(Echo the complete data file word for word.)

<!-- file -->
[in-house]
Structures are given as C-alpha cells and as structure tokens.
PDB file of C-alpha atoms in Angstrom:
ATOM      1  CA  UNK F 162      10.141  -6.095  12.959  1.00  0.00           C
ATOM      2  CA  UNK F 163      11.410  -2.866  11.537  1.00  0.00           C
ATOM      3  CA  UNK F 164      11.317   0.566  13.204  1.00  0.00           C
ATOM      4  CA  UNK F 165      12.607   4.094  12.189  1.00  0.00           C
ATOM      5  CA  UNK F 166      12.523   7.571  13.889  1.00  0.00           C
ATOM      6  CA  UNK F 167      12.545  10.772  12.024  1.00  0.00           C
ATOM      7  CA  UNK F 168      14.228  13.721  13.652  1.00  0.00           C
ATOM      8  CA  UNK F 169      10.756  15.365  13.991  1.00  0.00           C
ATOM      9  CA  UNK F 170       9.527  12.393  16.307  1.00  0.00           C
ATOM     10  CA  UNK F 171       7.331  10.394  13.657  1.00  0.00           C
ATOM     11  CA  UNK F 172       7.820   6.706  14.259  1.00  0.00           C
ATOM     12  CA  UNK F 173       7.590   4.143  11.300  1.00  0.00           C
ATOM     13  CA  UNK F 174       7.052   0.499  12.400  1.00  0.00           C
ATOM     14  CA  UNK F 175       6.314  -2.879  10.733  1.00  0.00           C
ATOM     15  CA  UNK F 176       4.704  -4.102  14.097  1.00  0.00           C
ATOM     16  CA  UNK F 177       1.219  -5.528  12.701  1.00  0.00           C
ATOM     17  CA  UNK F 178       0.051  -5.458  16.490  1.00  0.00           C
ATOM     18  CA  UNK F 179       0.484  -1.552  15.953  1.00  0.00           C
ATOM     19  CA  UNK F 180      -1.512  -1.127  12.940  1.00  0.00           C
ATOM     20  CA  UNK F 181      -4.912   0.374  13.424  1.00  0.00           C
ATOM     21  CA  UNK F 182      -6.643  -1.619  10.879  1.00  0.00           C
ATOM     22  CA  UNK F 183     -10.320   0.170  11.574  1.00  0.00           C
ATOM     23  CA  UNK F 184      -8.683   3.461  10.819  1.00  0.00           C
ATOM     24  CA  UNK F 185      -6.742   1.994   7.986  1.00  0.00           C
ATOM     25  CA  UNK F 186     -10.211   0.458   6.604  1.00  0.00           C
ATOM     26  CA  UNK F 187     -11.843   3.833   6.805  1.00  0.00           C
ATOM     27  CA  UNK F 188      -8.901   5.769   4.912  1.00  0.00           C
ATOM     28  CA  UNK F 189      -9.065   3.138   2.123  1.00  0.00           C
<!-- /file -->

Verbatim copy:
[in-house]
Structures are given as C-alpha cells and as structure tokens.
PDB file of C-alpha atoms in Angstrom:
ATOM      1  CA  UNK F 162      10.141  -6.095  12.959  1.00  0.00           C
ATOM      2  CA  UNK F 163      11.410  -2.866  11.537  1.00  0.00           C
ATOM      3  CA  UNK F 164      11.317   0.566  13.204  1.00  0.00           C
ATOM      4  CA  UNK F 165      12.607   4.094  12.189  1.00  0.00           C
ATOM      5  CA  UNK F 166      12.523   7.571  13.889  1.00  0.00           C
ATOM      6  CA  UNK F 167      12.545  10.772  12.024  1.00  0.00           C
ATOM      7  CA  UNK F 168      14.228  13.721  13.652  1.00  0.00           C
ATOM      8  CA  UNK F 169      10.756  15.365  13.991  1.00  0.00           C
ATOM      9  CA  UNK F 170       9.527  12.393  16.307  1.00  0.00           C
ATOM     10  CA  UNK F 171       7.331  10.394  13.657  1.00  0.00           C
ATOM     11  CA  UNK F 172       7.820   6.706  14.259  1.00  0.00           C
ATOM     12  CA  UNK F 173       7.590   4.143  11.300  1.00  0.00           C
ATOM     13  CA  UNK F 174       7.052   0.499  12.400  1.00  0.00           C
ATOM     14  CA  UNK F 175       6.314  -2.879  10.733  1.00  0.00           C
ATOM     15  CA  UNK F 176       4.704  -4.102  14.097  1.00  0.00           C
ATOM     16  CA  UNK F 177       1.219  -5.528  12.701  1.00  0.00           C
ATOM     17  CA  UNK F 178       0.051  -5.458  16.490  1.00  0.00           C
ATOM     18  CA  UNK F 179       0.484  -1.552  15.953  1.00  0.00           C
ATOM     19  CA  UNK F 180      -1.512  -1.127  12.940  1.00  0.00           C
ATOM     20  CA  UNK F 181      -4.912   0.374  13.424  1.00  0.00           C
ATOM     21  CA  UNK F 182      -6.643  -1.619  10.879  1.00  0.00           C
ATOM     22  CA  UNK F 183     -10.320   0.170  11.574  1.00  0.00           C
ATOM     23  CA  UNK F 184      -8.683   3.461  10.819  1.00  0.00           C
ATOM     24  CA  UNK F 185      -6.742   1.994   7.986  1.00  0.00           C
ATOM     25  CA  UNK F 186     -10.211   0.458   6.604  1.00  0.00           C
ATOM     26  CA  UNK F 187     -11.843   3.833   6.805  1.00  0.00           C
ATOM     27  CA  UNK F 188      -8.901   5.769   4.912  1.00  0.00           C
ATOM     28  CA  UNK F 189      -9.065   3.138   2.123  1.00  0.00           C